# Representing product of concave functions

My objective function to be maximized is as follows:
\left(c-\sum_{i=1}^Ma_ix_i\right)\ln\left(1+\left(\sum_{i=1}^M\sqrt{b_ix_i}\right)^2\right)
Here a_i, b_i and c are constants and 0\leq x_i\leq 1\forall i are the optimization variables.
For \left\{\mathbf{x}\in[0,1]^M\middle|\sum_{i=1}^Ma_ix_i< c\right\}, the objective function is the product of the non-increasing positive linear function c-\sum_{i=1}^Ma_ix_i and the non-decreasing, positive concave (can be shown) function \ln\left(1+\left(\sum_{i=1}^M\sqrt{b_ix_i}\right)^2\right) and hence concave (e.g., see Boyd & Vandenberghe, Convex Optimization, Excercise 3.32(b)). Thus the problem is convex on this domain.
Is there a way to write out this problem in CVX using DCP rules? I know DCP rules avoid products, but is there another way?

You are misinterpreting Exercise 3.32(b). That only applies to products of variables of the same function. In other words, it works for f(x)g(x), but not f(x)g(y).

I’m sorry, I don’t get you. f(x)g(x) is the product of two different functions f and g in the same variable x, which is exactly my case.
Anyway, I just want to know if there is a way to make CVX recognize that functions of the form \left(\sum_{i=1}^M x_i^p\right)^{1/p} with p<1 and p\neq 0 are concave on x\succ 0? That should solve my problem.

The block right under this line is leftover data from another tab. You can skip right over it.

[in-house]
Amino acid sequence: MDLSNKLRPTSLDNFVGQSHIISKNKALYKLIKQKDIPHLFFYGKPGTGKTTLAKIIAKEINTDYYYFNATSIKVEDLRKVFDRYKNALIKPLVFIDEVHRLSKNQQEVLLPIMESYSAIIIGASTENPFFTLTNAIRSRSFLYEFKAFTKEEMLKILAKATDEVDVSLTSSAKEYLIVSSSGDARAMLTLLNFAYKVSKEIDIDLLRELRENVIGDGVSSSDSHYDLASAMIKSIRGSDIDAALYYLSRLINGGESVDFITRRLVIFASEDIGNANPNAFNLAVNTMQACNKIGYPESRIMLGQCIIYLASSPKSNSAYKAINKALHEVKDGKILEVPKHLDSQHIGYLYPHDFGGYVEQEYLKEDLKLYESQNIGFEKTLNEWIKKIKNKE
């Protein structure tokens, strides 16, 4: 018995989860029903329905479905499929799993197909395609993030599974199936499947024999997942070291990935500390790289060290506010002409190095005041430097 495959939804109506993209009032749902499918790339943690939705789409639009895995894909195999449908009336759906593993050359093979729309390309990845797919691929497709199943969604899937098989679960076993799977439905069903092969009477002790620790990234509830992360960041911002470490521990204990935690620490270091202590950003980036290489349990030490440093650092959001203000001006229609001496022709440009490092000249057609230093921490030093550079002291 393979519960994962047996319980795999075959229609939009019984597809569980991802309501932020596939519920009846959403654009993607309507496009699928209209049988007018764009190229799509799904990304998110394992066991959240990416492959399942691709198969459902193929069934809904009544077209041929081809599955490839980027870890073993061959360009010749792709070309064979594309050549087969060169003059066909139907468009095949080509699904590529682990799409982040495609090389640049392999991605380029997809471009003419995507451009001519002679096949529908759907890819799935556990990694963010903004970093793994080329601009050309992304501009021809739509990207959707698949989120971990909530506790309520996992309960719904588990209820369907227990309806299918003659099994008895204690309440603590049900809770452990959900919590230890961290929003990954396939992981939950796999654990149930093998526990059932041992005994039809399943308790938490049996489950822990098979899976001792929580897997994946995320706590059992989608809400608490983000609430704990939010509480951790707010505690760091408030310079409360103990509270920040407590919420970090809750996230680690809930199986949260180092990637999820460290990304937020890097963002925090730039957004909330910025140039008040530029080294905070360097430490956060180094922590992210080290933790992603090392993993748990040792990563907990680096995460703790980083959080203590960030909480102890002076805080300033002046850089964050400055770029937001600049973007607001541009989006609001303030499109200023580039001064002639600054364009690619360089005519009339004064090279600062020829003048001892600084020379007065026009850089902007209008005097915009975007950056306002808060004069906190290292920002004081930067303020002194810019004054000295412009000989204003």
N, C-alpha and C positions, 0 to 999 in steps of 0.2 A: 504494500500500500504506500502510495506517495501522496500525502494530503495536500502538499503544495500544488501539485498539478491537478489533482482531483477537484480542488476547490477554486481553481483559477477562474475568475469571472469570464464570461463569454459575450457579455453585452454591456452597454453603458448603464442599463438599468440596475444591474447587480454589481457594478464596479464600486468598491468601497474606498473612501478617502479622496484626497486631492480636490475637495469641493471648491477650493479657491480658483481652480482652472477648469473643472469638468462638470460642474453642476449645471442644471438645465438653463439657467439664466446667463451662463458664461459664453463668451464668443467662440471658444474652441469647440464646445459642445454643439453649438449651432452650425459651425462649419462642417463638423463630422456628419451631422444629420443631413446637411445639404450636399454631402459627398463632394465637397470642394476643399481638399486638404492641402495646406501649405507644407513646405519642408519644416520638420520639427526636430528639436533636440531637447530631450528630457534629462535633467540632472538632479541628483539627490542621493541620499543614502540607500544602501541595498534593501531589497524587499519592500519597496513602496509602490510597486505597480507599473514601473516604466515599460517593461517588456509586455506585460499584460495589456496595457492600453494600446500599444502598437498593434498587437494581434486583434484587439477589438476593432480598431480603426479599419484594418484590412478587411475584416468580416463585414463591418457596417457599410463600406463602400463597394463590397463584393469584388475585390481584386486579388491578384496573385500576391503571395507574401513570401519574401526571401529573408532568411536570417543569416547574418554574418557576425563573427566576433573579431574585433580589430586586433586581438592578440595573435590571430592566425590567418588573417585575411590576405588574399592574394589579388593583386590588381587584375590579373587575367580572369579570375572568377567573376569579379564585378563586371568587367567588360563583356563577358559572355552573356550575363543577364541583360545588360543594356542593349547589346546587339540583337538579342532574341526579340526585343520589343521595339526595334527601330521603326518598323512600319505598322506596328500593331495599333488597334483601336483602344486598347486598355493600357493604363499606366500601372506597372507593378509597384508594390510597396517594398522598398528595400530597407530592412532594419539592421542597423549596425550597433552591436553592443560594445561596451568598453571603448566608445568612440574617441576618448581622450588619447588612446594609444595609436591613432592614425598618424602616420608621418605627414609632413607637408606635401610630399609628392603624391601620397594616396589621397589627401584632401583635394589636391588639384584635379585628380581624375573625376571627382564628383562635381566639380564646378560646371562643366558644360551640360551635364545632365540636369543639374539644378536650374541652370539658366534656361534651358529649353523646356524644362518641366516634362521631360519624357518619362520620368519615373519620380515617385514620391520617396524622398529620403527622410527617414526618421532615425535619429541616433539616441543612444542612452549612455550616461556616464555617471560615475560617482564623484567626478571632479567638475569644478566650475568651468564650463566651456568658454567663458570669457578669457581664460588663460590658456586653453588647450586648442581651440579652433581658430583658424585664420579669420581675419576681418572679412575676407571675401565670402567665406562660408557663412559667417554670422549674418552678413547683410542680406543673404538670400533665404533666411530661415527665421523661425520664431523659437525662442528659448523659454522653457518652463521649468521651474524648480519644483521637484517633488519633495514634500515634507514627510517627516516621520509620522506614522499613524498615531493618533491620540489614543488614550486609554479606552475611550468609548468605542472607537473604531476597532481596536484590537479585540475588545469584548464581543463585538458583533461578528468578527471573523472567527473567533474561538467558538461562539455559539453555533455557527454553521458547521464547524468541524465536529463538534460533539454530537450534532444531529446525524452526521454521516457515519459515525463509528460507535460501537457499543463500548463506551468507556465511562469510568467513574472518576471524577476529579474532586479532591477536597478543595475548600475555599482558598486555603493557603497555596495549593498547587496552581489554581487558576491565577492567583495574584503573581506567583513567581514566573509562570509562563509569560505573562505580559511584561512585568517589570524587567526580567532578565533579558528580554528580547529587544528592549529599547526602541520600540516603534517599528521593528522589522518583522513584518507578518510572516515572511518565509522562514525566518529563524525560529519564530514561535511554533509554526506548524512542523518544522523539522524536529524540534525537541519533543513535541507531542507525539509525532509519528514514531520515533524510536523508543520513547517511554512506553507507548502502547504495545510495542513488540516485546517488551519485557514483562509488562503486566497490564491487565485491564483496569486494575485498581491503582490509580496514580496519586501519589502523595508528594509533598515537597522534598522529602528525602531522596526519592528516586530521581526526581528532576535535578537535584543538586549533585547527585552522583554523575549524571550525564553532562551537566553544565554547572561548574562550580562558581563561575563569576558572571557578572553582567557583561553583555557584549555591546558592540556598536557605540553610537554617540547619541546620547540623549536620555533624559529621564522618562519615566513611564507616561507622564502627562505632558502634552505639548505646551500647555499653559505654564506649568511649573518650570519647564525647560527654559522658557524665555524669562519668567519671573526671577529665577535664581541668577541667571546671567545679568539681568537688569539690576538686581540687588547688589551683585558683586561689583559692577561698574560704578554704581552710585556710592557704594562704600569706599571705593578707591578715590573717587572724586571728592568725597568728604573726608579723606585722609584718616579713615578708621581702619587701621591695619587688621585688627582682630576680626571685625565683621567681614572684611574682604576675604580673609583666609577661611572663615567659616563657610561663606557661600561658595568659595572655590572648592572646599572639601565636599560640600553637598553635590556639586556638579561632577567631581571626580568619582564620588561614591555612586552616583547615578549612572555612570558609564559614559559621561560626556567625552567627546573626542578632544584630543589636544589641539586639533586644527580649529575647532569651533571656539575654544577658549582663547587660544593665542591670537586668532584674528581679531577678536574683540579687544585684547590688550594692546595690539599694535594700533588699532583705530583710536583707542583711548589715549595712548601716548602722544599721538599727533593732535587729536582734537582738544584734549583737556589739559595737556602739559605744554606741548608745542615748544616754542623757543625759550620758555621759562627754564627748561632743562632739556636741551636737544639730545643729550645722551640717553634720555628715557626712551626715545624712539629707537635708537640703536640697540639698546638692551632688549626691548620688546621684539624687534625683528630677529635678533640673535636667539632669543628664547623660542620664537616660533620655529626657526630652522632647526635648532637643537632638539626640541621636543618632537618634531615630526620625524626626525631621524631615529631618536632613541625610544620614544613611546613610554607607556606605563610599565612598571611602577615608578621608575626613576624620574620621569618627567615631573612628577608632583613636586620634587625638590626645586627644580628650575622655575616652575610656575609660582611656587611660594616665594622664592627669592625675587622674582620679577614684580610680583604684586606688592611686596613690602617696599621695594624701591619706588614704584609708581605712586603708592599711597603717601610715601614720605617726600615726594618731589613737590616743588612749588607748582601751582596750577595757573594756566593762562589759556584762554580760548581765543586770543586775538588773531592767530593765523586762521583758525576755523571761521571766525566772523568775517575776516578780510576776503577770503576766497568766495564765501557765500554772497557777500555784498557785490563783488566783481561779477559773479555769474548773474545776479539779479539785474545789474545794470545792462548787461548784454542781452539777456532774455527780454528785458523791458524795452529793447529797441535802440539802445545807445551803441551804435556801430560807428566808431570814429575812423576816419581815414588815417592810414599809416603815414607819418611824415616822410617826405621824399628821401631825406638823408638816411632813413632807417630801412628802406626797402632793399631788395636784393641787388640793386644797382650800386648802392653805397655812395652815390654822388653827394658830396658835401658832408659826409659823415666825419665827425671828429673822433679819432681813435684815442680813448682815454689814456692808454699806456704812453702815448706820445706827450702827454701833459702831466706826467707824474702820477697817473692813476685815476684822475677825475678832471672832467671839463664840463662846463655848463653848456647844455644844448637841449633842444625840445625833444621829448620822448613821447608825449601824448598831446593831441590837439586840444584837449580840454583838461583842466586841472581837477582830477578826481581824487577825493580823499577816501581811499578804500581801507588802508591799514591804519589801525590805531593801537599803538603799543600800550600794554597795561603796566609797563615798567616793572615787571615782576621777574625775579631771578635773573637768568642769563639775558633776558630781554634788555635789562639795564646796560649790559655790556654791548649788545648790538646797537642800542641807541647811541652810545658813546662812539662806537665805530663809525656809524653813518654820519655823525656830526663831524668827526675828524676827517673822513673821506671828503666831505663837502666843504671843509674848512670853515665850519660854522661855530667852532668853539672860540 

They need to be exactly the same variable—and a scalar variable at that—in order for that exercise to apply. Yours is basically f(h1(x)) * g(h2(x)), where x is a vector. Trust me this is a very common error. If you expect me to believe that function is convex or concave you’ll have to prove it from more basic principles.

Regardless, there is no way CVX will be able to handle this for you, sorry.

On this pseudonorm example, I’m pretty sure people have implemented DCP-compliant versions of that, but I don’t know how to do so myself, I’m sorry!

In my case, h1(x) and h2(x) are just linear transformations of x, so the concavity of f(h1(x)) and g(h2(x)) still hold in x. Thanks for the comments.

And I don’t see why you say that x should be a scalar variable.

I see now. Ex. 3.32(b) talks about functions with domain \mathbf{R}. So maybe it’s not convex. Thanks.